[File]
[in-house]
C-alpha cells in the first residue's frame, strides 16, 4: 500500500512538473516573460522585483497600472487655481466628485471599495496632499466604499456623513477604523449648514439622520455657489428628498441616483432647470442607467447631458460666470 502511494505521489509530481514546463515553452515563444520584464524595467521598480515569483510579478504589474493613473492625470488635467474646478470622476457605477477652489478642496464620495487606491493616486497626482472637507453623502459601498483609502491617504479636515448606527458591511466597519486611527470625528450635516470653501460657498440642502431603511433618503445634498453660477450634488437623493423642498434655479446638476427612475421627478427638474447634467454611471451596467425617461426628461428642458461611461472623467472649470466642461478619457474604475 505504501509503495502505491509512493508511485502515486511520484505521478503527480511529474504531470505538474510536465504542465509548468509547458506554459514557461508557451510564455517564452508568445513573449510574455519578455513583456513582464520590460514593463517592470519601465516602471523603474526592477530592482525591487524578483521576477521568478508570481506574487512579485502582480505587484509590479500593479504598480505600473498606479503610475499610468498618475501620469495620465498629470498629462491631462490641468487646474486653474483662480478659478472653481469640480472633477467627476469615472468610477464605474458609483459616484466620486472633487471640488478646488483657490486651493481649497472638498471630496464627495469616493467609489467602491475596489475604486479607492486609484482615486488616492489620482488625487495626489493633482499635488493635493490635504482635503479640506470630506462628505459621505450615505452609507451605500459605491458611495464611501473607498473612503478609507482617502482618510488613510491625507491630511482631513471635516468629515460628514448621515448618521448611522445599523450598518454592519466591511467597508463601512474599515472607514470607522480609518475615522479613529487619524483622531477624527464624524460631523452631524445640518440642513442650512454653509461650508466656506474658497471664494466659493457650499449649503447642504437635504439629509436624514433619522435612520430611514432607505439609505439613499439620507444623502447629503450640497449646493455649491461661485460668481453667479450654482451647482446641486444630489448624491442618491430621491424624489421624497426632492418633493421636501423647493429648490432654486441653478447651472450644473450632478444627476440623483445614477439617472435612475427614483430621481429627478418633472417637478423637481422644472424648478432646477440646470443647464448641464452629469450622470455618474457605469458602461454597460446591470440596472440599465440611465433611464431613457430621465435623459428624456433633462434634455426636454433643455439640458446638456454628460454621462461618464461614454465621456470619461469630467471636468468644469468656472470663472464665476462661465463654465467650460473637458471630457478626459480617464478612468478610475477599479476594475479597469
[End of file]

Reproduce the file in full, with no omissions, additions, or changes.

[in-house]
C-alpha cells in the first residue's frame, strides 16, 4: 500500500512538473516573460522585483497600472487655481466628485471599495496632499466604499456623513477604523449648514439622520455657489428628498441616483432647470442607467447631458460666470 502511494505521489509530481514546463515553452515563444520584464524595467521598480515569483510579478504589474493613473492625470488635467474646478470622476457605477477652489478642496464620495487606491493616486497626482472637507453623502459601498483609502491617504479636515448606527458591511466597519486611527470625528450635516470653501460657498440642502431603511433618503445634498453660477450634488437623493423642498434655479446638476427612475421627478427638474447634467454611471451596467425617461426628461428642458461611461472623467472649470466642461478619457474604475 505504501509503495502505491509512493508511485502515486511520484505521478503527480511529474504531470505538474510536465504542465509548468509547458506554459514557461508557451510564455517564452508568445513573449510574455519578455513583456513582464520590460514593463517592470519601465516602471523603474526592477530592482525591487524578483521576477521568478508570481506574487512579485502582480505587484509590479500593479504598480505600473498606479503610475499610468498618475501620469495620465498629470498629462491631462490641468487646474486653474483662480478659478472653481469640480472633477467627476469615472468610477464605474458609483459616484466620486472633487471640488478646488483657490486651493481649497472638498471630496464627495469616493467609489467602491475596489475604486479607492486609484482615486488616492489620482488625487495626489493633482499635488493635493490635504482635503479640506470630506462628505459621505450615505452609507451605500459605491458611495464611501473607498473612503478609507482617502482618510488613510491625507491630511482631513471635516468629515460628514448621515448618521448611522445599523450598518454592519466591511467597508463601512474599515472607514470607522480609518475615522479613529487619524483622531477624527464624524460631523452631524445640518440642513442650512454653509461650508466656506474658497471664494466659493457650499449649503447642504437635504439629509436624514433619522435612520430611514432607505439609505439613499439620507444623502447629503450640497449646493455649491461661485460668481453667479450654482451647482446641486444630489448624491442618491430621491424624489421624497426632492418633493421636501423647493429648490432654486441653478447651472450644473450632478444627476440623483445614477439617472435612475427614483430621481429627478418633472417637478423637481422644472424648478432646477440646470443647464448641464452629469450622470455618474457605469458602461454597460446591470440596472440599465440611465433611464431613457430621465435623459428624456433633462434634455426636454433643455439640458446638456454628460454621462461618464461614454465621456470619461469630467471636468468644469468656472470663472464665476462661465463654465467650460473637458471630457478626459480617464478612468478610475477599479476594475479597469